Context of the walk leading up to the base of Bridalveil Fall as we approached its misty bottom during a visit in June 2017

In addition, there’s also opportunities to park along the much longer pullouts along the Southside Drive near signpost V14 (also discussed further down this page).

From there, I was able to take a 0.4-mile trail (each way) to the base of the falls as it joined up with the main trail after crossing a couple of bridges spanning sections of Bridalveil Creek.

Experiencing Bridalveil Fall – the Tunnel View Lookout

As mentioned above, this viewpoint is where you can take your shot at replicating that Gates of Yosemite photograph that Ansel Adams made so famous.

Typically, if you’re driving to Yosemite Valley from Fresno along Hwy 41, the dramatic scene unfolds just as you leave the long tunnel as the road descends into the valley.

Tunnel_View_008_05102003 - Bridalveil Fall with rainbow backed by the Three Brothers
Bridalveil Fall with rainbow backed by the Three Brothers

It’s a good thing they make you slow down as you leave the tunnel so you can both react to the dramatic scene unfolding and still have the wherewithall to turn into one of the parking lots on either side of the road.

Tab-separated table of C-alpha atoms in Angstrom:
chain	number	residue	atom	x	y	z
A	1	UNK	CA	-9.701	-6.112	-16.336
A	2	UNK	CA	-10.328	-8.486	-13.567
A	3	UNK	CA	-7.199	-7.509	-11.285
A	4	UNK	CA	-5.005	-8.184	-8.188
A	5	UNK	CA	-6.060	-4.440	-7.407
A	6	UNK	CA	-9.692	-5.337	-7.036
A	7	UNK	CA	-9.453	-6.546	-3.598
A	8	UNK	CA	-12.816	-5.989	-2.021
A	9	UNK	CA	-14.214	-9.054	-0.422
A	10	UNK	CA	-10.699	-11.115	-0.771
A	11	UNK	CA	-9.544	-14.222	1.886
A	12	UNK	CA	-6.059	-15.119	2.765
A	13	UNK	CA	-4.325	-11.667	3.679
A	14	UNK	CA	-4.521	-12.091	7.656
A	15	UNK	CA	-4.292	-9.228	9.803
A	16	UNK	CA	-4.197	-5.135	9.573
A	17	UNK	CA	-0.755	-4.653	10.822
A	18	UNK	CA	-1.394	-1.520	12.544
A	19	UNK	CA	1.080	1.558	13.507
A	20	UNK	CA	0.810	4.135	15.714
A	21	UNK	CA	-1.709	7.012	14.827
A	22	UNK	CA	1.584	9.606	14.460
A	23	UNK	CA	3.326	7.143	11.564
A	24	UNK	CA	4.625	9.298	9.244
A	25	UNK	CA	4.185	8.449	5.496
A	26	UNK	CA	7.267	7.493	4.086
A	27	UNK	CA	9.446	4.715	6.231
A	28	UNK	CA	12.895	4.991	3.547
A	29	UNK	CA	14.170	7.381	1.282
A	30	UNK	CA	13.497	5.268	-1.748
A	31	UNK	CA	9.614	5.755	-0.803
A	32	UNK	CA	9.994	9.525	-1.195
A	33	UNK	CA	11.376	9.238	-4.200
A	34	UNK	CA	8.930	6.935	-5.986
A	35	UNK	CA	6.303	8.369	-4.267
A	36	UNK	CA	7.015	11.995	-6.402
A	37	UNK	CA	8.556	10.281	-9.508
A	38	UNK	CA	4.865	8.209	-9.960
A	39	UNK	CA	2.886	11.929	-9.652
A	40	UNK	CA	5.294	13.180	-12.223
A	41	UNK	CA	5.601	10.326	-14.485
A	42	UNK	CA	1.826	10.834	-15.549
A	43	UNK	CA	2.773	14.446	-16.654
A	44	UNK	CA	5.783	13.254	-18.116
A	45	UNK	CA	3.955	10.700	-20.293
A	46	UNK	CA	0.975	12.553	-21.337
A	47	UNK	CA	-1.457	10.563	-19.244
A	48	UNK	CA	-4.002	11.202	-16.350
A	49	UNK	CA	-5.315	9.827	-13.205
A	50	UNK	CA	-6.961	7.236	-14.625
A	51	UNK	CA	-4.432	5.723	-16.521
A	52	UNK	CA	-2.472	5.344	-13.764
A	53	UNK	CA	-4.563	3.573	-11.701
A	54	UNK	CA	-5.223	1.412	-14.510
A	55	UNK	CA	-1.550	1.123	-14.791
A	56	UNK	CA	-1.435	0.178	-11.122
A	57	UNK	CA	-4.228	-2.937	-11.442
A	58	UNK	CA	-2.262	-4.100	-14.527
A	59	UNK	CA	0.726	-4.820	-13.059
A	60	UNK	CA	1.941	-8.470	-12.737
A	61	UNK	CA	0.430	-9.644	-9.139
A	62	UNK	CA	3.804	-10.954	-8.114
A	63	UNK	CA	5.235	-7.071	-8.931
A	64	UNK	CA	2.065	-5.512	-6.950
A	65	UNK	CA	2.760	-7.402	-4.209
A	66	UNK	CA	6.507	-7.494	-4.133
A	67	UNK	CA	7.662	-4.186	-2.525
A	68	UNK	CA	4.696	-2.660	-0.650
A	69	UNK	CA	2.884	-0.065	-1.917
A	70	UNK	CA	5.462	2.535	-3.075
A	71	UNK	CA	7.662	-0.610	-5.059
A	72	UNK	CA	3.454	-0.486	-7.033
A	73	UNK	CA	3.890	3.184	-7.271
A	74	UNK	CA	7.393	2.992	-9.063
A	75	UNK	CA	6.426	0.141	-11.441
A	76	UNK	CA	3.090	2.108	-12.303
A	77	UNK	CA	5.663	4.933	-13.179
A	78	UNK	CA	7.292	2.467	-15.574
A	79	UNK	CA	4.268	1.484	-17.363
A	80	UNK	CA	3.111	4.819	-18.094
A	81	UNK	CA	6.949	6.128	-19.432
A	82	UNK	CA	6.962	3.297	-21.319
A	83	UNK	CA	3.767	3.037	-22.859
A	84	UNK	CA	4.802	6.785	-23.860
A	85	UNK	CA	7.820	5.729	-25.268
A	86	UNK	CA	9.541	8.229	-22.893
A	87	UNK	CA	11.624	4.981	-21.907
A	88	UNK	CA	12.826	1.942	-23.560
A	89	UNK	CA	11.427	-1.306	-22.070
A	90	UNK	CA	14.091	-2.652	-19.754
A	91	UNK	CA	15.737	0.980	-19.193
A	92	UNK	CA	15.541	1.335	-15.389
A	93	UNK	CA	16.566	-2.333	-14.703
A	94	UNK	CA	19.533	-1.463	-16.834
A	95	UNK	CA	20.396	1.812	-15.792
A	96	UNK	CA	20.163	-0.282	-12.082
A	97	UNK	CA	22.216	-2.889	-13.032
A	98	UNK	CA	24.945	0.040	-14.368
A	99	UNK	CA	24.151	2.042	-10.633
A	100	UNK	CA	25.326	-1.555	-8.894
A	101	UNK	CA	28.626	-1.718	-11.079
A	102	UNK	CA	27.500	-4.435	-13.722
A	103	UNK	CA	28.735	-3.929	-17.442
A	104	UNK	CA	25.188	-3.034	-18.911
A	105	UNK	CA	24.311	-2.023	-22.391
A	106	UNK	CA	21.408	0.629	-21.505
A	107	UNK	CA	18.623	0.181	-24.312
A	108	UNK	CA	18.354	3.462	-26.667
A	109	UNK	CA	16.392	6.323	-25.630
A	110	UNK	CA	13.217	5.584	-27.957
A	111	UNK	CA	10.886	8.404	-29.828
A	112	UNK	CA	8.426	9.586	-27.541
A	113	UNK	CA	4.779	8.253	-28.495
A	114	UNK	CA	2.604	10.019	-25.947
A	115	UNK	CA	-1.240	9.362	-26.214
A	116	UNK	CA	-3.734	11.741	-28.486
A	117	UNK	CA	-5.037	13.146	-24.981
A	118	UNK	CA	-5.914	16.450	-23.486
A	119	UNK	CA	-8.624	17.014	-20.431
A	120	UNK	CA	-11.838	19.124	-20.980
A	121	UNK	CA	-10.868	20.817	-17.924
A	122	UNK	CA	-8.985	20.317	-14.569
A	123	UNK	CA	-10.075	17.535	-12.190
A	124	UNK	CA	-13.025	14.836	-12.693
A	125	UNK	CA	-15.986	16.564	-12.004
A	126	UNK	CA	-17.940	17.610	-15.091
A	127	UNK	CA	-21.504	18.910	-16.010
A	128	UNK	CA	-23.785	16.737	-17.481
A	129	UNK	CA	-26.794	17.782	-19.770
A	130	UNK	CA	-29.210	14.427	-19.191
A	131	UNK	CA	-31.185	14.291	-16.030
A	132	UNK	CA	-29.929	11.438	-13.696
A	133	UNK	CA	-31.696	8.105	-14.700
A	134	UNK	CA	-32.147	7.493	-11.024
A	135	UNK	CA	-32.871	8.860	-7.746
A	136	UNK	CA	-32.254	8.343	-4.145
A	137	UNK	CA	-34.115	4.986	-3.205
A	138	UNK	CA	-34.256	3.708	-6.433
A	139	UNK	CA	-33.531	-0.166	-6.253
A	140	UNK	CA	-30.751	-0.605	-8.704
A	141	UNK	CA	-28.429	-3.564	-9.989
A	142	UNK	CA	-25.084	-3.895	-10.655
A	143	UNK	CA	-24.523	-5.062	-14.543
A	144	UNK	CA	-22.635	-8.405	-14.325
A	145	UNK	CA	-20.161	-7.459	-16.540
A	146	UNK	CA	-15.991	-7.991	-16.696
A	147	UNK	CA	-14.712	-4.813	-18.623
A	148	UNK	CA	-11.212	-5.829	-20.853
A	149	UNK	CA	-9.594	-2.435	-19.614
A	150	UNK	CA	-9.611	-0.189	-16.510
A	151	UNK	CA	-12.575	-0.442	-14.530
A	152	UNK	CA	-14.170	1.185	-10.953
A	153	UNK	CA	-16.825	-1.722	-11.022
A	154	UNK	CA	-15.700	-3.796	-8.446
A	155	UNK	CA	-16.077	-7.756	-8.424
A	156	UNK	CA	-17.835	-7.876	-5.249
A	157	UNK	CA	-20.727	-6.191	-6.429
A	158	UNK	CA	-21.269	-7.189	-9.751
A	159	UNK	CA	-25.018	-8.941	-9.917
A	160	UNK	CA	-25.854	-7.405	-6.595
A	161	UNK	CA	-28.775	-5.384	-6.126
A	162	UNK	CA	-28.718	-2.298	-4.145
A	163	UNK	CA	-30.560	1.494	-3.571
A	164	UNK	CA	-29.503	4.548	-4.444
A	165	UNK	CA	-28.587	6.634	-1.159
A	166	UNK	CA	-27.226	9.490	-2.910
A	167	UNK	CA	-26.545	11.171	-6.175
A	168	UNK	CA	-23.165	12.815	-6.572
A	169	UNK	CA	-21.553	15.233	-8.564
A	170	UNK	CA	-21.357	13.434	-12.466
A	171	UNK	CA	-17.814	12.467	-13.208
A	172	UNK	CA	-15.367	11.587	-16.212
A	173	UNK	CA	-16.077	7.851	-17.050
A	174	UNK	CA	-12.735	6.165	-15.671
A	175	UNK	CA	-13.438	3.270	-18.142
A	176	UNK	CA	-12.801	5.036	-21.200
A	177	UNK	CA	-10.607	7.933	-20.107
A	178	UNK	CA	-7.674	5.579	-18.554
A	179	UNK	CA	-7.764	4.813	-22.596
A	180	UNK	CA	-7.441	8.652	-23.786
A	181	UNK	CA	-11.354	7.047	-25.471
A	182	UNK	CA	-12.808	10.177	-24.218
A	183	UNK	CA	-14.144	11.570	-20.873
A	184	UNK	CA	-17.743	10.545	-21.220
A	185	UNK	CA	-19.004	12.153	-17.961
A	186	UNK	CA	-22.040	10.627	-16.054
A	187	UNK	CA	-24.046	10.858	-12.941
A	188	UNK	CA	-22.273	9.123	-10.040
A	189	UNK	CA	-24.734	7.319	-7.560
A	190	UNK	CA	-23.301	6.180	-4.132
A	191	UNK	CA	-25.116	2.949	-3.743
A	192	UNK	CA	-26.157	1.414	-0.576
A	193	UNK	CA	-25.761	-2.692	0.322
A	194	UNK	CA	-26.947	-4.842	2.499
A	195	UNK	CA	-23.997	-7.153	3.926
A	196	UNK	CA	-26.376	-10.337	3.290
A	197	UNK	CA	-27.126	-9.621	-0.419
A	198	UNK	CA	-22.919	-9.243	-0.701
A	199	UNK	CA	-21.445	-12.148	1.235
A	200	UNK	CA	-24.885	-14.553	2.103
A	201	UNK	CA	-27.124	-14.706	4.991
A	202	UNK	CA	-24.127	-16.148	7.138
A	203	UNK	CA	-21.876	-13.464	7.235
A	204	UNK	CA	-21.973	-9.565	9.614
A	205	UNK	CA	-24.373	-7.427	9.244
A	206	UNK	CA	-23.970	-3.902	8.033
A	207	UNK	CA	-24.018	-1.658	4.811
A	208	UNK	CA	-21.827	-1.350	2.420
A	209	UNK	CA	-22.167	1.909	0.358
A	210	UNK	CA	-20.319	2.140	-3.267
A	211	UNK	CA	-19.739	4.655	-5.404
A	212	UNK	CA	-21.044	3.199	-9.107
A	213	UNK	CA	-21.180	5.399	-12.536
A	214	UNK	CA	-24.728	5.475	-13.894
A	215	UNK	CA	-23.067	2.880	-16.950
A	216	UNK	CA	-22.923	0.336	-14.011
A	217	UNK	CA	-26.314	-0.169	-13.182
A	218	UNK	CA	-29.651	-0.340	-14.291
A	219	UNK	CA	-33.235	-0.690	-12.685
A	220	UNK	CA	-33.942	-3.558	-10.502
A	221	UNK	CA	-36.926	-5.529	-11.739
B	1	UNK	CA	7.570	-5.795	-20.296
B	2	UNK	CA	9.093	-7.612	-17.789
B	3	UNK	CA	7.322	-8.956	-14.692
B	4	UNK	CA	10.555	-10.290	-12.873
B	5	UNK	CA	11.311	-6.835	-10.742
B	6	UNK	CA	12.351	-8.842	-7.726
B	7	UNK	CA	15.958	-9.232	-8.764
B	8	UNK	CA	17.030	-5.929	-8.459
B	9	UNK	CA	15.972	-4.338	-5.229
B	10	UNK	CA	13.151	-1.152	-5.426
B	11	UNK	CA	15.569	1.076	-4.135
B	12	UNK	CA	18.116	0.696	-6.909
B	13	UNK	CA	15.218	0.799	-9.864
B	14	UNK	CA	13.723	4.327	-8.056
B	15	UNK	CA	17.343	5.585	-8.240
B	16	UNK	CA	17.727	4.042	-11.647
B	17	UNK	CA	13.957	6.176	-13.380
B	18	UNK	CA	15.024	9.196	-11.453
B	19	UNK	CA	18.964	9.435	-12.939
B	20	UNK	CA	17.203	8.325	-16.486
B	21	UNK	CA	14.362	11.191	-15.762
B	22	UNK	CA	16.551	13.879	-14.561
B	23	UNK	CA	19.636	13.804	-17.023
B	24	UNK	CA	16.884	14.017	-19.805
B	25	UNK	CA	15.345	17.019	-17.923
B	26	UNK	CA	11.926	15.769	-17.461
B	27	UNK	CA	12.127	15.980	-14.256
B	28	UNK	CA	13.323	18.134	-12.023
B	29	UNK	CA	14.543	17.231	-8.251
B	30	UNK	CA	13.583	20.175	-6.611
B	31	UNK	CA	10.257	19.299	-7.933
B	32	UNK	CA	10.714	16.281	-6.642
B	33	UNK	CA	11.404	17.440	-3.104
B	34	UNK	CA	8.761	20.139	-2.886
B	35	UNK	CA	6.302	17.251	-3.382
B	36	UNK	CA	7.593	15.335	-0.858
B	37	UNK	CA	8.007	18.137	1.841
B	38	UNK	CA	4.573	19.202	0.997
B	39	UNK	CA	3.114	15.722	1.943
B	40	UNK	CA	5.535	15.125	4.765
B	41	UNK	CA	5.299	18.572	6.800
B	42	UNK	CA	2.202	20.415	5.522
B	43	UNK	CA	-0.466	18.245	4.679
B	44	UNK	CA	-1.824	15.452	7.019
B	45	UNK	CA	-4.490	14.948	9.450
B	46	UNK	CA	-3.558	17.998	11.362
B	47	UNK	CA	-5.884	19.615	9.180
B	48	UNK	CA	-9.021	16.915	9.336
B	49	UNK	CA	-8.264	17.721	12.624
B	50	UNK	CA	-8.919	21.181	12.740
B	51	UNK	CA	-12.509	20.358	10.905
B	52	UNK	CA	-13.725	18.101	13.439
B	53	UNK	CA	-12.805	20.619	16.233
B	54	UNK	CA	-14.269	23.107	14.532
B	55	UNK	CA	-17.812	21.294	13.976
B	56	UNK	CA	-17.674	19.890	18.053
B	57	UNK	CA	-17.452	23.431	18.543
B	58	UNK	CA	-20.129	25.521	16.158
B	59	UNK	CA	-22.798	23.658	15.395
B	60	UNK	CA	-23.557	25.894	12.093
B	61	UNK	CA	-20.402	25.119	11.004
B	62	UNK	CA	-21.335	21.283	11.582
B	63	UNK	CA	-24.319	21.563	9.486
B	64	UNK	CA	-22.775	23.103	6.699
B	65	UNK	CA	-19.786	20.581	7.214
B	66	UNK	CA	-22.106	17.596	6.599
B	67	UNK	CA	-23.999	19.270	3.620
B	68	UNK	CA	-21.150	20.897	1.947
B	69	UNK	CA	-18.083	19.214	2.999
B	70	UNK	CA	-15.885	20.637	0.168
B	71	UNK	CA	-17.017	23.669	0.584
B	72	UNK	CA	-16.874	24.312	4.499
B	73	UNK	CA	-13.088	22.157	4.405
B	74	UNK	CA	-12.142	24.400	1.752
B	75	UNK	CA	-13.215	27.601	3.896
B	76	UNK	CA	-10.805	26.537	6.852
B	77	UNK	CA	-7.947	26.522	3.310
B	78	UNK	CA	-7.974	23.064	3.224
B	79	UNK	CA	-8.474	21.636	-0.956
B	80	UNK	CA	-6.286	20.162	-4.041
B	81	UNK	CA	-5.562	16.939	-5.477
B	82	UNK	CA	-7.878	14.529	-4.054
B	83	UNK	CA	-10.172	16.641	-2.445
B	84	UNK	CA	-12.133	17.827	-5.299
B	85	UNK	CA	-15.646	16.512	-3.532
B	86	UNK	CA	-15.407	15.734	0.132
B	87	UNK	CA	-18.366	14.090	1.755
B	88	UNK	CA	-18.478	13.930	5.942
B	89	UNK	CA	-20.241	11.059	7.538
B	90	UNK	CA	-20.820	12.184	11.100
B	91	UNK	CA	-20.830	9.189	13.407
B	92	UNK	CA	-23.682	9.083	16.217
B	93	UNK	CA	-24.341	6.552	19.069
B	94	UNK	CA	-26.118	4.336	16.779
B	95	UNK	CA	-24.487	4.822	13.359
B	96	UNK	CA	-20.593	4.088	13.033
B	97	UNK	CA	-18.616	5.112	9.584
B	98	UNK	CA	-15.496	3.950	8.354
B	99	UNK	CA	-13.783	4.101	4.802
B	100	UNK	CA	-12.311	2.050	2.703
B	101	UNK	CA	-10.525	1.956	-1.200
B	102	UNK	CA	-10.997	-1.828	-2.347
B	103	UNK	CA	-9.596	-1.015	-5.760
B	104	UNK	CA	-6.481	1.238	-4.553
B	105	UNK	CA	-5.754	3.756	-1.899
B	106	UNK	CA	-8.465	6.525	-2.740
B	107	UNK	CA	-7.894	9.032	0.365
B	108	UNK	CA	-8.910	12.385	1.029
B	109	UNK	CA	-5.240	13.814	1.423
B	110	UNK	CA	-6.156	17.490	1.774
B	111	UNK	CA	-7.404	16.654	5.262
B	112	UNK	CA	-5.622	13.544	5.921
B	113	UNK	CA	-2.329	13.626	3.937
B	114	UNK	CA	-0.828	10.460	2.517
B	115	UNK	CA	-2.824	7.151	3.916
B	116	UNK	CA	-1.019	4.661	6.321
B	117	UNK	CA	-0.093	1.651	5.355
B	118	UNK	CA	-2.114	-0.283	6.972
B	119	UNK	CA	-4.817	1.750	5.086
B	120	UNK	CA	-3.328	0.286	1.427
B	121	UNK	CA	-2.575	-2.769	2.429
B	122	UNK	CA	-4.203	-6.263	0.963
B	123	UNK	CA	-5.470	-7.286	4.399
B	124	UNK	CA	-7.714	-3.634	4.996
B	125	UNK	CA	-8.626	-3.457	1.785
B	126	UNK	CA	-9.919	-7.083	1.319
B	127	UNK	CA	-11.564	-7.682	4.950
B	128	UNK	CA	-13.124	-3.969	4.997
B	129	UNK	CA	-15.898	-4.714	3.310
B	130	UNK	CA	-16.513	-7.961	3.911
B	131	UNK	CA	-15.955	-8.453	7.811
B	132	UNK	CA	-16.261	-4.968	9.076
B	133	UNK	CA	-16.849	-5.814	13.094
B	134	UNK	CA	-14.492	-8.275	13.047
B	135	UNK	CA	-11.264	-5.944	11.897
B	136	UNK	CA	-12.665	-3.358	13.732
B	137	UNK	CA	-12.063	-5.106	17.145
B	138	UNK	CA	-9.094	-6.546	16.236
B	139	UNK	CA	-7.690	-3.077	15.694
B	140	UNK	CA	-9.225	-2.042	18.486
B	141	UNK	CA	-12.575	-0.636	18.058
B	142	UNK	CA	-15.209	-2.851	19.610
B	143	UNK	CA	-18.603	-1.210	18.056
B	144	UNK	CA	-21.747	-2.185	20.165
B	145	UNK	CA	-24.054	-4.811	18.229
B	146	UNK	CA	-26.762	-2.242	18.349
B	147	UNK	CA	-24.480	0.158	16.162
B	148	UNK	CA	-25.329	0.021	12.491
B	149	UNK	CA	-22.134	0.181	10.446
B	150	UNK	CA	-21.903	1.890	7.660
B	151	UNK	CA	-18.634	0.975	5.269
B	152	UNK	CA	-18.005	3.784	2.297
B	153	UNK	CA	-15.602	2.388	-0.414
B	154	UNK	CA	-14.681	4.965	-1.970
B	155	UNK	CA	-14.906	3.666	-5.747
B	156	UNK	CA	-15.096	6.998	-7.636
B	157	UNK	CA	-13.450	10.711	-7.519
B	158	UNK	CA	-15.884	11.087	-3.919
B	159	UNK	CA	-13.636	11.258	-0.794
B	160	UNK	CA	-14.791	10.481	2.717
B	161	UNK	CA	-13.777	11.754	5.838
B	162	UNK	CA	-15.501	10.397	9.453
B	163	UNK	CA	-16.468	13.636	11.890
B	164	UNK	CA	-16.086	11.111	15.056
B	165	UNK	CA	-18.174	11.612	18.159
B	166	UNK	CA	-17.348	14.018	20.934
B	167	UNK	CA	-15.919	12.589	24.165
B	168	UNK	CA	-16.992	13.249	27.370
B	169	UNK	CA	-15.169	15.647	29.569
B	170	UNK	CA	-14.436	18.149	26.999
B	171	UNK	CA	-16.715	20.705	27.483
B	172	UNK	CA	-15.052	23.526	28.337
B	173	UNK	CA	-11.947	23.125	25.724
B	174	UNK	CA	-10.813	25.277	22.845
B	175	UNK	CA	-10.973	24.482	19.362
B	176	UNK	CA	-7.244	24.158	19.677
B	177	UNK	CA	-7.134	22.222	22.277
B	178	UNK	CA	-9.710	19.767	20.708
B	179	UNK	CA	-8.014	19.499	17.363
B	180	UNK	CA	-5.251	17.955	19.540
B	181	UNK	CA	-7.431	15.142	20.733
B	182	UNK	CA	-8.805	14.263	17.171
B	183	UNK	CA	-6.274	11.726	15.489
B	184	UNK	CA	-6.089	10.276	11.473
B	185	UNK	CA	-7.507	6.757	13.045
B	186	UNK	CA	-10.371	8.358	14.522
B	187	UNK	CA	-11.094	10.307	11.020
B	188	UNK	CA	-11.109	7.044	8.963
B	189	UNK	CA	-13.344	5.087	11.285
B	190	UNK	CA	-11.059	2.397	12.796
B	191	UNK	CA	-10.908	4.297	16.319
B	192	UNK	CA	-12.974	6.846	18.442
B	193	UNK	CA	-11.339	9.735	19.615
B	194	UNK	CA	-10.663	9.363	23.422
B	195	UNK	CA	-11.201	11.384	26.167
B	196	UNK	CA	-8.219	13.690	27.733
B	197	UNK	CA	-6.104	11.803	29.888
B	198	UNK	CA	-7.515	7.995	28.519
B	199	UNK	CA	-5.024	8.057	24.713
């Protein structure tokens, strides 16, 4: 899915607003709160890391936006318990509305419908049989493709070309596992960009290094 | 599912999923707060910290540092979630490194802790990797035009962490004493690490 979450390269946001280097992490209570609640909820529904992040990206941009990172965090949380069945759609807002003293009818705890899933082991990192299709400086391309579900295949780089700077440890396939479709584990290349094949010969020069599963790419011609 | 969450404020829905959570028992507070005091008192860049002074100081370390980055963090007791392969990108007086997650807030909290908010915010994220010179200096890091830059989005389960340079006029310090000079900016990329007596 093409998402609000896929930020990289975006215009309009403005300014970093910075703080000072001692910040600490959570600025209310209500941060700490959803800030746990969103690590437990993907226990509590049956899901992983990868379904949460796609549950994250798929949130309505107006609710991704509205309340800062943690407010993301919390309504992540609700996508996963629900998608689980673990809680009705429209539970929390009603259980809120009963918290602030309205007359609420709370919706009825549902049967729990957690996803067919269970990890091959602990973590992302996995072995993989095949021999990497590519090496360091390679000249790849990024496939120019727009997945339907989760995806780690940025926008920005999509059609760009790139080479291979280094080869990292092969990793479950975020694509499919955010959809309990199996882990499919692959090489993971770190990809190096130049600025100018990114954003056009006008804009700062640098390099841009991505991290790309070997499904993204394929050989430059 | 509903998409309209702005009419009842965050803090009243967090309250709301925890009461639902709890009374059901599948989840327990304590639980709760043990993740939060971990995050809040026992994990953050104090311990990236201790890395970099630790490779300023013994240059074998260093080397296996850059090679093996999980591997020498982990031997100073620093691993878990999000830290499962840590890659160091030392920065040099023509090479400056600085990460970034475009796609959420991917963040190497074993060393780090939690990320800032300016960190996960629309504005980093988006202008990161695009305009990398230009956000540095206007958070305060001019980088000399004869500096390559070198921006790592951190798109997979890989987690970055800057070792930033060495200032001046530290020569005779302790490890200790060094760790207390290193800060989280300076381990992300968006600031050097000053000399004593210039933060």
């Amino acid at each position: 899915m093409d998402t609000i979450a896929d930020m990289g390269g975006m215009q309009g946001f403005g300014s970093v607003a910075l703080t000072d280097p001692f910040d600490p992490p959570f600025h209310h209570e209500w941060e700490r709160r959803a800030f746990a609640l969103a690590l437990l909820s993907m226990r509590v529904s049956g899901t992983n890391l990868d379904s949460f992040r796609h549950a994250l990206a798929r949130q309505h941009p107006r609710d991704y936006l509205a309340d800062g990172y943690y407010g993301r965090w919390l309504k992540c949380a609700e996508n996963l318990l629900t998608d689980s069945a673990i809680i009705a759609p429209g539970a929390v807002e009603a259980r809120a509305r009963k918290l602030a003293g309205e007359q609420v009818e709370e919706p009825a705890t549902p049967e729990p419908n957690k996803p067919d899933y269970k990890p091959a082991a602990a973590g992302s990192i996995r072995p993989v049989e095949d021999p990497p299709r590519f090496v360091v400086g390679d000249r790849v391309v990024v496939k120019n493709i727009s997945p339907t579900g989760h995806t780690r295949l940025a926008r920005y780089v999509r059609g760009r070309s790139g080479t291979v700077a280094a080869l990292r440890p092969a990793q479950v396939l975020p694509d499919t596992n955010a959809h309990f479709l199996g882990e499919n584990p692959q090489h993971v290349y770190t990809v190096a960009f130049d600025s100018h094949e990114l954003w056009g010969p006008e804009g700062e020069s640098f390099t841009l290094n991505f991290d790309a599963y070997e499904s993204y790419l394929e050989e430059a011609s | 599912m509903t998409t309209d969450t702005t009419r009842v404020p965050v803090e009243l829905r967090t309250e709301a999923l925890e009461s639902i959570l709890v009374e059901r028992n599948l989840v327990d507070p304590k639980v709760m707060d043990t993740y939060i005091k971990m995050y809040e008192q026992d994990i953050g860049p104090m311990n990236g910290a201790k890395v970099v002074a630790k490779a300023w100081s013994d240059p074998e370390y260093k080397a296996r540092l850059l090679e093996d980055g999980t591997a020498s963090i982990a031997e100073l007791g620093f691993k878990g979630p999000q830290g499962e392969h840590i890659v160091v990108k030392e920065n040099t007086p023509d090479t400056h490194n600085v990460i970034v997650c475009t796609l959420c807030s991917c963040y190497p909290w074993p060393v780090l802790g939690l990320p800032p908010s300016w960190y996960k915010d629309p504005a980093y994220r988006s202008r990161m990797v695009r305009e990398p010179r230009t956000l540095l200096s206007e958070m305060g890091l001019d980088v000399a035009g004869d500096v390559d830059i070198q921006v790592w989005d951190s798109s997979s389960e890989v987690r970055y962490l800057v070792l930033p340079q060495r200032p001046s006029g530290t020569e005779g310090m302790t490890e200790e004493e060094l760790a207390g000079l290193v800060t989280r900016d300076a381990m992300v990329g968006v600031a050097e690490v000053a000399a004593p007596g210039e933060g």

That way, you can stop the car and take in the scene without driving distracted.

If you’ve got the Yosemite Road Guide published by the Yosemite Association, this lookout is at signpost W2.

Experiencing Bridalveil Fall – the Valley View

Similar to the Tunnel View, you still get the Gates of Yosemite subjects at the Valley View Lookout.

Yosemite_Valley_099_06032011 - Valley View
Valley View

However, this lookout sits on the valley floor alongside the Merced River at signpost V11 near where the Northside Drive junctions with both the Southside Drive as well as Merced Road.

Note that Merced Road leads to both Big Oak Flat Road and the Arch Rock or Western Entrance.

So if you’re intending to return to Yosemite Valley, make sure you turn left at the junction by the Pohono Bridge (which traverses the Merced River).

Otherwise, if you find yourself leaving the valley, then you know that you’ve missed the turn to go back.

Experiencing Bridalveil Fall – the view from across the Merced River